Corporate social and environmental performance have recently been placed under scrutiny by firm stakeholders; thus, CSR has become a widely-applied concept and is an increasingly central concern in business decision-making. CSR can be defined as “situations where the firm goes beyond compliance and engages in actions that appear to further some social good, beyond the interests of the firm and that which is required by law”. The academic construct of CSR was first developed in the 1950s, but came to prominence in the 1970s and 1980s in conjunction with increased public scrutiny and focus upon the image of the corporation. Increased scrutiny has also resulted in rapid growth of the number of instruments used to manage, measure, communicate, and reward corporate social responsibility.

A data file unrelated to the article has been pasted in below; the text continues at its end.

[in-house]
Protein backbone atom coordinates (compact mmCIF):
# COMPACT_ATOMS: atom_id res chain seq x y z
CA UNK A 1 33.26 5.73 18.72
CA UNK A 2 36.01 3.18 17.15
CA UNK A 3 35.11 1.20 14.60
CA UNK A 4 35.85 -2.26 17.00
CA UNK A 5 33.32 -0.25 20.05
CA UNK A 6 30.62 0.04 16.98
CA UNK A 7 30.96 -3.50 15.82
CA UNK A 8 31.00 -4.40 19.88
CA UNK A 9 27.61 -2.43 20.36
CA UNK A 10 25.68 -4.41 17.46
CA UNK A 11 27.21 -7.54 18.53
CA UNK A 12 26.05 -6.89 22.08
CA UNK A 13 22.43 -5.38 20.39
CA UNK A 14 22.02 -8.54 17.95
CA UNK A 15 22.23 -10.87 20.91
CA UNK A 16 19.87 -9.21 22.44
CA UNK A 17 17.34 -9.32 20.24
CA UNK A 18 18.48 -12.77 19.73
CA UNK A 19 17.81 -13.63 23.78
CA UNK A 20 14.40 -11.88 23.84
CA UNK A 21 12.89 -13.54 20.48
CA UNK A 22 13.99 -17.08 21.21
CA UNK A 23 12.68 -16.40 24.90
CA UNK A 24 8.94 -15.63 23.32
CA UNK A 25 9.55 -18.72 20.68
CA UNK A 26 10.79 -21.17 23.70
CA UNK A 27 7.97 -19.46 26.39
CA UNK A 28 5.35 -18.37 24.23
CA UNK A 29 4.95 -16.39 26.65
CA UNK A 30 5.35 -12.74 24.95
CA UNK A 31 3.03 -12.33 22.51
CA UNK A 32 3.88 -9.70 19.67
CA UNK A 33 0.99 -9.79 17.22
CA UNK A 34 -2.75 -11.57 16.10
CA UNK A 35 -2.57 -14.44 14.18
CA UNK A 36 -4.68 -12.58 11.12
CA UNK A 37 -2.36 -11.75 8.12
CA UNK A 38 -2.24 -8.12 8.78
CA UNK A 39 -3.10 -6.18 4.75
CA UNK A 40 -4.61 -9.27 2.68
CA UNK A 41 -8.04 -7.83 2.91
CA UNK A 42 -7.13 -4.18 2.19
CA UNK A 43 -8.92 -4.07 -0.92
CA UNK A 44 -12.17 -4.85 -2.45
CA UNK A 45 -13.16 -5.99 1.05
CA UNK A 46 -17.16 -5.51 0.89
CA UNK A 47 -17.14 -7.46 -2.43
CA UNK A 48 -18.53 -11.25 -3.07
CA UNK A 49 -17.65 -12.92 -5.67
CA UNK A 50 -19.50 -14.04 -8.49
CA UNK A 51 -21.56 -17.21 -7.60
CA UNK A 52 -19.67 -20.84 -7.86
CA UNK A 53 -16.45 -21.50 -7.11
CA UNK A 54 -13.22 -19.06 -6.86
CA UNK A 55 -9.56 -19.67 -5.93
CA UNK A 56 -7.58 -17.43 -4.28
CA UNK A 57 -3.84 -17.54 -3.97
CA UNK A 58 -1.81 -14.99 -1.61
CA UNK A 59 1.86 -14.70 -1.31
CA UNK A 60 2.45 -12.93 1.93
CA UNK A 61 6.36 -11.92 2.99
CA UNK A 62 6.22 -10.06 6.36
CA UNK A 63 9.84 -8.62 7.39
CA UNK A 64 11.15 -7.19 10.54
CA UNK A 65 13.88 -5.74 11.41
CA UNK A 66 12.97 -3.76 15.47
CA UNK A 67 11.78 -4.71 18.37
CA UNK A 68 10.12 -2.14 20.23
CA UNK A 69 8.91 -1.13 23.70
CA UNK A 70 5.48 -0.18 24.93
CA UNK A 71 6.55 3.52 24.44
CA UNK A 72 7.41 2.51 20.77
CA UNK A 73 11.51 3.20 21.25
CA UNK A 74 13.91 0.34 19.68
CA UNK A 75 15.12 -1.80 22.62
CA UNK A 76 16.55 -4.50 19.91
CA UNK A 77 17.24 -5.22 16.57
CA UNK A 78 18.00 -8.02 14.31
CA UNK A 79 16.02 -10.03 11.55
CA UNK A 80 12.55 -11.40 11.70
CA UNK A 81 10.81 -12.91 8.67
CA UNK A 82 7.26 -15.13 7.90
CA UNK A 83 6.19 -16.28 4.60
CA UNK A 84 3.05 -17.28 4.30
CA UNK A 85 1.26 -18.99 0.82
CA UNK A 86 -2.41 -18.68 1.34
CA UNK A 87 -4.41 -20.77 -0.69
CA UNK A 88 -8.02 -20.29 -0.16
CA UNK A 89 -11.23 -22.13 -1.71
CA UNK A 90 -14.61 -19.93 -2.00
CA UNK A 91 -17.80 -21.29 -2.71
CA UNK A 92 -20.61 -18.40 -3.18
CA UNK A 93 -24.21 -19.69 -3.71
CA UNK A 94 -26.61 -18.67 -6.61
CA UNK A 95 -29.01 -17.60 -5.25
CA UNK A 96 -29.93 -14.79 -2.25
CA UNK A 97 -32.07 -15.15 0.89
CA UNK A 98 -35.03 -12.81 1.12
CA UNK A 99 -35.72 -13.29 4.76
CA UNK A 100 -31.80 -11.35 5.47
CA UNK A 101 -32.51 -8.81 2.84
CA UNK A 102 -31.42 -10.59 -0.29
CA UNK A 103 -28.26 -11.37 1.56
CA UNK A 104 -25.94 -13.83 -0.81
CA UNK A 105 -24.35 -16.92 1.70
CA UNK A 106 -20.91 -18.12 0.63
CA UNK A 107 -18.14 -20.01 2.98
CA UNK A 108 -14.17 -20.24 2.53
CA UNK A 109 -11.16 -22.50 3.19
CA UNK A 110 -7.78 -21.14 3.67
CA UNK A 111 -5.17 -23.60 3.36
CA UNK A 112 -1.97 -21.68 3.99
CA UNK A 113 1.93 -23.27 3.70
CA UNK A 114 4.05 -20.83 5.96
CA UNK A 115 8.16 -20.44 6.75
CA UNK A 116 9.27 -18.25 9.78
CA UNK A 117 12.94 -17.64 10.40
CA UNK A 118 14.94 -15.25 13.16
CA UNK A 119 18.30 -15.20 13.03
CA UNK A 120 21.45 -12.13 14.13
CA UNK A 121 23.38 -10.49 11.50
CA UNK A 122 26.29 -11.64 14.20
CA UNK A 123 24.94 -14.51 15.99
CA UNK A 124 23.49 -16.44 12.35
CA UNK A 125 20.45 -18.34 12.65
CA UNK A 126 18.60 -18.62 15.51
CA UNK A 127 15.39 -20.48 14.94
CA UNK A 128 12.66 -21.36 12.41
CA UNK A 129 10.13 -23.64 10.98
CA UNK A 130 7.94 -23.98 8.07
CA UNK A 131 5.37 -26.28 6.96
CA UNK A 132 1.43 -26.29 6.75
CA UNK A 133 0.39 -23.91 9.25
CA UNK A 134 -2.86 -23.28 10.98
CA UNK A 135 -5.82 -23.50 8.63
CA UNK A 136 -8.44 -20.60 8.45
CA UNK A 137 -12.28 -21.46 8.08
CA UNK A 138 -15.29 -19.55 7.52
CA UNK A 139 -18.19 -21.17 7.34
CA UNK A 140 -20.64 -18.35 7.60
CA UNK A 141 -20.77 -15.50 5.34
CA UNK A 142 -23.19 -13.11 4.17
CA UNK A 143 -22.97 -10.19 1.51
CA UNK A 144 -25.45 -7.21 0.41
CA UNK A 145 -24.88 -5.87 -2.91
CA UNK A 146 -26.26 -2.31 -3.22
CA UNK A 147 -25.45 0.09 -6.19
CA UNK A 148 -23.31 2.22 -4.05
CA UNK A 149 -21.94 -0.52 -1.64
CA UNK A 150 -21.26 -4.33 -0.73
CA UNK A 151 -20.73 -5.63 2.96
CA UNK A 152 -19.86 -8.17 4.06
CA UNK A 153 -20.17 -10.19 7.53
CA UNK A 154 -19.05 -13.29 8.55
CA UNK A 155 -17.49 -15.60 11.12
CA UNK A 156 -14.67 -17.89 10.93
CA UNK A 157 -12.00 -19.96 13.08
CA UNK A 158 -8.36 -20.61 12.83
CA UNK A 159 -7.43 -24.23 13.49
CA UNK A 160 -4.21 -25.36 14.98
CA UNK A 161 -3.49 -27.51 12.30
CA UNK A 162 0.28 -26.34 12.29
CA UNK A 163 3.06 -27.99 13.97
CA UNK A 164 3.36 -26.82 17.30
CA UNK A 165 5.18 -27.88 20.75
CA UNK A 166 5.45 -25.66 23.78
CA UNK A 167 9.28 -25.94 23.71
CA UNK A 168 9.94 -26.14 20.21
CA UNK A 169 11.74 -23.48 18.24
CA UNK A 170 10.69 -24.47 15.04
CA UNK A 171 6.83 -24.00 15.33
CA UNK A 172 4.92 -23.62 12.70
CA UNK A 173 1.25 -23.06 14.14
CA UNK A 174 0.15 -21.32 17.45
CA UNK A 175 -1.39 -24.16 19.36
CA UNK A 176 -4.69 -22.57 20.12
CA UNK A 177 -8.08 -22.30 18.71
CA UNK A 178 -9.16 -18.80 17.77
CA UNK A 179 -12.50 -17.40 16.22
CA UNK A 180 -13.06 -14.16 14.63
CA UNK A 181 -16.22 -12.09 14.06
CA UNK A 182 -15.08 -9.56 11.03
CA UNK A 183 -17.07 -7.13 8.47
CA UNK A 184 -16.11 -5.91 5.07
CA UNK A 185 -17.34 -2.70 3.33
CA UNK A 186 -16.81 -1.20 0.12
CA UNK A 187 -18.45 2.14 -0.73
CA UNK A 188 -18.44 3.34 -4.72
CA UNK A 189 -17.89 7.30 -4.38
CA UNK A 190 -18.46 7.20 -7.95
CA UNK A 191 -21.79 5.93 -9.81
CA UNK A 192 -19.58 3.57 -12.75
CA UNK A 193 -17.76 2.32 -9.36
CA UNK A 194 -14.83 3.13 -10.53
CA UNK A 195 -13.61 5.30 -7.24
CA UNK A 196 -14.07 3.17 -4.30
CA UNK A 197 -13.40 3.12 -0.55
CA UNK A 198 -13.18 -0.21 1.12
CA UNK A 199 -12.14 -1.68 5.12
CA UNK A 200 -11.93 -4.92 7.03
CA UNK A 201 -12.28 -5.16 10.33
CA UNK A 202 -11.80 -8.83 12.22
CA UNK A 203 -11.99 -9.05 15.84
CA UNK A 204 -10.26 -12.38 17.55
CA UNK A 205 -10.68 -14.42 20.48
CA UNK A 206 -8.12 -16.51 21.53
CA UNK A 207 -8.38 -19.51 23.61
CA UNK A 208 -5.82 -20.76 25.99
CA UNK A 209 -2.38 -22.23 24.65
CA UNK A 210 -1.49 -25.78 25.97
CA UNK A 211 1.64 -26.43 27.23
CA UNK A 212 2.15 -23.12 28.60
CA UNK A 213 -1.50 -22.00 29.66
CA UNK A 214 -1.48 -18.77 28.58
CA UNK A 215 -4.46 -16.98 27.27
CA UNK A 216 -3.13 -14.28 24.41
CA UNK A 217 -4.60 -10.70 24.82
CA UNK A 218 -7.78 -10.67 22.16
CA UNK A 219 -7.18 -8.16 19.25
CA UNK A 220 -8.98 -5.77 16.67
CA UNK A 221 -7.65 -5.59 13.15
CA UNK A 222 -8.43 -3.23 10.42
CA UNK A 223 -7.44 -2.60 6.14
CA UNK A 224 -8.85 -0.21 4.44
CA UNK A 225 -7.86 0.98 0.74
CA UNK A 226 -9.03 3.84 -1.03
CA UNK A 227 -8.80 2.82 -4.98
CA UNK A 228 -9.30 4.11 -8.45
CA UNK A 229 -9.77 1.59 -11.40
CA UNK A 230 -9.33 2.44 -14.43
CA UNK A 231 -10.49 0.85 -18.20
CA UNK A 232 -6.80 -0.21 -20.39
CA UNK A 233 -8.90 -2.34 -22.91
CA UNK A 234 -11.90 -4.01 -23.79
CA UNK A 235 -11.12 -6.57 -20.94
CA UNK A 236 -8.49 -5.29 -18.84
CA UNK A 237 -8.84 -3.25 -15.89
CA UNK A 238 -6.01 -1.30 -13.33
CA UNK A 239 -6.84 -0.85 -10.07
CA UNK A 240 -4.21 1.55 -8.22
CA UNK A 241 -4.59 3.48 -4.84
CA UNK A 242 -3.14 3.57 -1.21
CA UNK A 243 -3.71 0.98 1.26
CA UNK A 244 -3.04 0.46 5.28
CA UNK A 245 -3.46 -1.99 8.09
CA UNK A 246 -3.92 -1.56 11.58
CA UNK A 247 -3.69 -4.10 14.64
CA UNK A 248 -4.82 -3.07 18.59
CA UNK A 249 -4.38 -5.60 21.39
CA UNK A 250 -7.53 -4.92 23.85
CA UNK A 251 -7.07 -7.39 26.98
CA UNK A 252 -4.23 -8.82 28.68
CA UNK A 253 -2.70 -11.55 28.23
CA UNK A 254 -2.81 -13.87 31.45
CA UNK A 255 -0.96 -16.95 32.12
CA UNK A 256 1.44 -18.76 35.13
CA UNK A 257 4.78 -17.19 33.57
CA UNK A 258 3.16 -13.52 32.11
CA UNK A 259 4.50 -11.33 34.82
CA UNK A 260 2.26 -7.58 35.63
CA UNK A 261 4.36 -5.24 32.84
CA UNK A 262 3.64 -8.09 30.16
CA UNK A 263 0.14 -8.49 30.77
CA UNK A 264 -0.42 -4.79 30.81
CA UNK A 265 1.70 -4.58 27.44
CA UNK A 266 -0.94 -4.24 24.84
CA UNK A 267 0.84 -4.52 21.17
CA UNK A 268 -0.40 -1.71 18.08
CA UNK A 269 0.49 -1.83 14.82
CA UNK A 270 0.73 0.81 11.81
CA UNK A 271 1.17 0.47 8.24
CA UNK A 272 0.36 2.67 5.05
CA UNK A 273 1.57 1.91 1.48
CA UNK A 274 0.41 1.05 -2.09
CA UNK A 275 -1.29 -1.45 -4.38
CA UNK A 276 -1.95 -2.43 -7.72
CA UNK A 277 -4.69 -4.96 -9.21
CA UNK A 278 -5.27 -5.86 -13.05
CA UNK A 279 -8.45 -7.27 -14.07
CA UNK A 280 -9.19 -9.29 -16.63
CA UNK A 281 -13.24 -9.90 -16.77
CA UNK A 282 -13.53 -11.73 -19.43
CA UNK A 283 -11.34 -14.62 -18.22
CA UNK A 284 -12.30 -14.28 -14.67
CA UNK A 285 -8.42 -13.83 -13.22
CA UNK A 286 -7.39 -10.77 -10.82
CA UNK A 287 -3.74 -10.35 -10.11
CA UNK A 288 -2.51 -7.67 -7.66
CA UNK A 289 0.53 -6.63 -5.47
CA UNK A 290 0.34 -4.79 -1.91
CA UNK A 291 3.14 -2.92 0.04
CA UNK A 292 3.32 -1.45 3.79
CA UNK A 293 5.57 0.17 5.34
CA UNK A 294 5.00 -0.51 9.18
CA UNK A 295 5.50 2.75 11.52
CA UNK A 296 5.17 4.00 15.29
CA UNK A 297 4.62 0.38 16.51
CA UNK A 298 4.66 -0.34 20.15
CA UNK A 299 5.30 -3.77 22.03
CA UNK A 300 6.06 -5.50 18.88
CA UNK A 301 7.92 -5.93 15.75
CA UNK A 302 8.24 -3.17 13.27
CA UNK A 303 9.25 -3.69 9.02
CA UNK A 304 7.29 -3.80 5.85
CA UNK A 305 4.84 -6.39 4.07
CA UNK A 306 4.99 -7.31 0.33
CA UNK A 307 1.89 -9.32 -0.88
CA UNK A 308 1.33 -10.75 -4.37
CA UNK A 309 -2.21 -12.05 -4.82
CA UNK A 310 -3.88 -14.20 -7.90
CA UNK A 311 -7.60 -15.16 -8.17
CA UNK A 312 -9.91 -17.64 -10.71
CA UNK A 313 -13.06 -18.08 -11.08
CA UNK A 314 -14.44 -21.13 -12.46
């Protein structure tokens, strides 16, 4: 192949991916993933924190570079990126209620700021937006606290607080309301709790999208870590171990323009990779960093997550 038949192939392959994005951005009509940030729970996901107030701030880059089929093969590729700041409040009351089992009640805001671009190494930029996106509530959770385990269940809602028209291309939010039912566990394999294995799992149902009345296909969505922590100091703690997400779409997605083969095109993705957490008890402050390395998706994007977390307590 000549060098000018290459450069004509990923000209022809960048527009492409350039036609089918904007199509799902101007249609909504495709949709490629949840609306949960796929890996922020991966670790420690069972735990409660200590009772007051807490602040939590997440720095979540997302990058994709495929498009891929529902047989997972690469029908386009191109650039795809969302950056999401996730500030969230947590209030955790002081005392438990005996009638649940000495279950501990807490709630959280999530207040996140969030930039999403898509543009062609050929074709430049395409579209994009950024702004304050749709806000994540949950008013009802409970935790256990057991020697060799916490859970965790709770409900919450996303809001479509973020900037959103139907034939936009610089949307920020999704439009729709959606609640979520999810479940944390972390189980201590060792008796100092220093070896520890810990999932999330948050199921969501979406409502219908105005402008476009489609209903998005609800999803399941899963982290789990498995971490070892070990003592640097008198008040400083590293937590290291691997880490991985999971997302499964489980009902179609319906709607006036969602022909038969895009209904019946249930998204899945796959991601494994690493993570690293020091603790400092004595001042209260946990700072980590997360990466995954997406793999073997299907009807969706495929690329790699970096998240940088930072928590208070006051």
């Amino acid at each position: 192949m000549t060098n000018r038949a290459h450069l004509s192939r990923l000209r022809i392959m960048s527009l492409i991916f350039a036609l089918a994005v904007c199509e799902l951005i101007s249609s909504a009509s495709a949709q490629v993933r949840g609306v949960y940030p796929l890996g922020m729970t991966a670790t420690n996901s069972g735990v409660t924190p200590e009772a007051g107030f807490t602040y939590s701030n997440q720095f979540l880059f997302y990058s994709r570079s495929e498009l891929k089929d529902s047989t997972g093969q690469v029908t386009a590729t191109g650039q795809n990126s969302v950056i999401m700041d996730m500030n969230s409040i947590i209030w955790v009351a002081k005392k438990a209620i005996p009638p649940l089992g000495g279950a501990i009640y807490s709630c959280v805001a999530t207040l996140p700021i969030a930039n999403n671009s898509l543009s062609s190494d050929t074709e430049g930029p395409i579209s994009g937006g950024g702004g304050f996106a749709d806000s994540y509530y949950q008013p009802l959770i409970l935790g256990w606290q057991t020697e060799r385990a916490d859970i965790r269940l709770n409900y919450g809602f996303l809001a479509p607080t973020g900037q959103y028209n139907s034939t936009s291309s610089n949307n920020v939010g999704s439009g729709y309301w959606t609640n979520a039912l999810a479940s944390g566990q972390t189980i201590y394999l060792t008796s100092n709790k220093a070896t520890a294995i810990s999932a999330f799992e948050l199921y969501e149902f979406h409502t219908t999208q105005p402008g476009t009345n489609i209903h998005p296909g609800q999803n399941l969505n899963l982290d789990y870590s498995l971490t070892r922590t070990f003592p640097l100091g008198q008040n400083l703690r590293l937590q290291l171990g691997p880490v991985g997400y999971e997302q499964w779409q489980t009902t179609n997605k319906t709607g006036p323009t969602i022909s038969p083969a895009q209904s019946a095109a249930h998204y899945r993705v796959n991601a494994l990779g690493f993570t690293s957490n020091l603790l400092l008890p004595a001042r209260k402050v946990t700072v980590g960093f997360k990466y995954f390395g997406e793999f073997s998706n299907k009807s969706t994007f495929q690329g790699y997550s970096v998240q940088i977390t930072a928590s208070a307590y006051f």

The scope of activities included in CSR programmes is wide and subject to debate; however, most definitions include three key pillars of economic growth, ecological balance, and social progress. Elements within the framework of CSR include the adaptation of products and public sector processes to address social values (such as eliminating excess packaging), valuing human resources (such as personal development training and Occupational Health & Safety programmes), improving environmental performance through recycling and pollution abatement (such as emission reductions), and supporting community organisations (such as by sponsoring a local sporting club).
The impact and validity of CSR has been the subject of ongoing discourse and development. While most theories focus upon economics, politics, social integration, or ethics, the perspectives within these areas vary widely. These perspectives include: